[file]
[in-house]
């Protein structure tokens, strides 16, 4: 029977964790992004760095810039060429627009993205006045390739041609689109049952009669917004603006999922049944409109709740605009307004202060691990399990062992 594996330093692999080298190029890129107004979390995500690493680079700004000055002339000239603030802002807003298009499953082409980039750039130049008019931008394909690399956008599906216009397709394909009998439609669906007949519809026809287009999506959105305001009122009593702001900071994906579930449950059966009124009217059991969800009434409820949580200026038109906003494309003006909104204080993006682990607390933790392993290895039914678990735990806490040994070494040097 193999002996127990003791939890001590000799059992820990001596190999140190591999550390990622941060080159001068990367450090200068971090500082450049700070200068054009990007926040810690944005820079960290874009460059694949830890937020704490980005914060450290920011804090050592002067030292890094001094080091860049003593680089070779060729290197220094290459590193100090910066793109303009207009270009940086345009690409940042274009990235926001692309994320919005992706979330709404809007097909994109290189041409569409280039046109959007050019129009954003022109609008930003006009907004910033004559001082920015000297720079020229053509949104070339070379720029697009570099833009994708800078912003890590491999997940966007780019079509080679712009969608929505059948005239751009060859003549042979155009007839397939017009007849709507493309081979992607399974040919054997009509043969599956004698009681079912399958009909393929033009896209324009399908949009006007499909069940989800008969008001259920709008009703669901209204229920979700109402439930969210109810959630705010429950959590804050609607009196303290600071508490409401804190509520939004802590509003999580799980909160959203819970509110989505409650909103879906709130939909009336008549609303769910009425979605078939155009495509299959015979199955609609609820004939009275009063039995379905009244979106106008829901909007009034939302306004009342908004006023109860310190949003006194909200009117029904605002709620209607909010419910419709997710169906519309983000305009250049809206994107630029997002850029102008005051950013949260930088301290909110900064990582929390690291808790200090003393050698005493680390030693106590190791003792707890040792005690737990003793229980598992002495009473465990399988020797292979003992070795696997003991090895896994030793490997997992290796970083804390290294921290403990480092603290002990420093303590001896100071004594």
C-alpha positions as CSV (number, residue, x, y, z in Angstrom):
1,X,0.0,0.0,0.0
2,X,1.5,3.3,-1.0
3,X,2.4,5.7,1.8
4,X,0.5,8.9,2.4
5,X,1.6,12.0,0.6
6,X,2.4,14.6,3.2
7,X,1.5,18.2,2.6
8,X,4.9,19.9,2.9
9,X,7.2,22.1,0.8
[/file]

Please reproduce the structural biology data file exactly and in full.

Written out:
[in-house]
């Protein structure tokens, strides 16, 4: 029977964790992004760095810039060429627009993205006045390739041609689109049952009669917004603006999922049944409109709740605009307004202060691990399990062992 594996330093692999080298190029890129107004979390995500690493680079700004000055002339000239603030802002807003298009499953082409980039750039130049008019931008394909690399956008599906216009397709394909009998439609669906007949519809026809287009999506959105305001009122009593702001900071994906579930449950059966009124009217059991969800009434409820949580200026038109906003494309003006909104204080993006682990607390933790392993290895039914678990735990806490040994070494040097 193999002996127990003791939890001590000799059992820990001596190999140190591999550390990622941060080159001068990367450090200068971090500082450049700070200068054009990007926040810690944005820079960290874009460059694949830890937020704490980005914060450290920011804090050592002067030292890094001094080091860049003593680089070779060729290197220094290459590193100090910066793109303009207009270009940086345009690409940042274009990235926001692309994320919005992706979330709404809007097909994109290189041409569409280039046109959007050019129009954003022109609008930003006009907004910033004559001082920015000297720079020229053509949104070339070379720029697009570099833009994708800078912003890590491999997940966007780019079509080679712009969608929505059948005239751009060859003549042979155009007839397939017009007849709507493309081979992607399974040919054997009509043969599956004698009681079912399958009909393929033009896209324009399908949009006007499909069940989800008969008001259920709008009703669901209204229920979700109402439930969210109810959630705010429950959590804050609607009196303290600071508490409401804190509520939004802590509003999580799980909160959203819970509110989505409650909103879906709130939909009336008549609303769910009425979605078939155009495509299959015979199955609609609820004939009275009063039995379905009244979106106008829901909007009034939302306004009342908004006023109860310190949003006194909200009117029904605002709620209607909010419910419709997710169906519309983000305009250049809206994107630029997002850029102008005051950013949260930088301290909110900064990582929390690291808790200090003393050698005493680390030693106590190791003792707890040792005690737990003793229980598992002495009473465990399988020797292979003992070795696997003991090895896994030793490997997992290796970083804390290294921290403990480092603290002990420093303590001896100071004594």
C-alpha positions as CSV (number, residue, x, y, z in Angstrom):
1,X,0.0,0.0,0.0
2,X,1.5,3.3,-1.0
3,X,2.4,5.7,1.8
4,X,0.5,8.9,2.4
5,X,1.6,12.0,0.6
6,X,2.4,14.6,3.2
7,X,1.5,18.2,2.6
8,X,4.9,19.9,2.9
9,X,7.2,22.1,0.8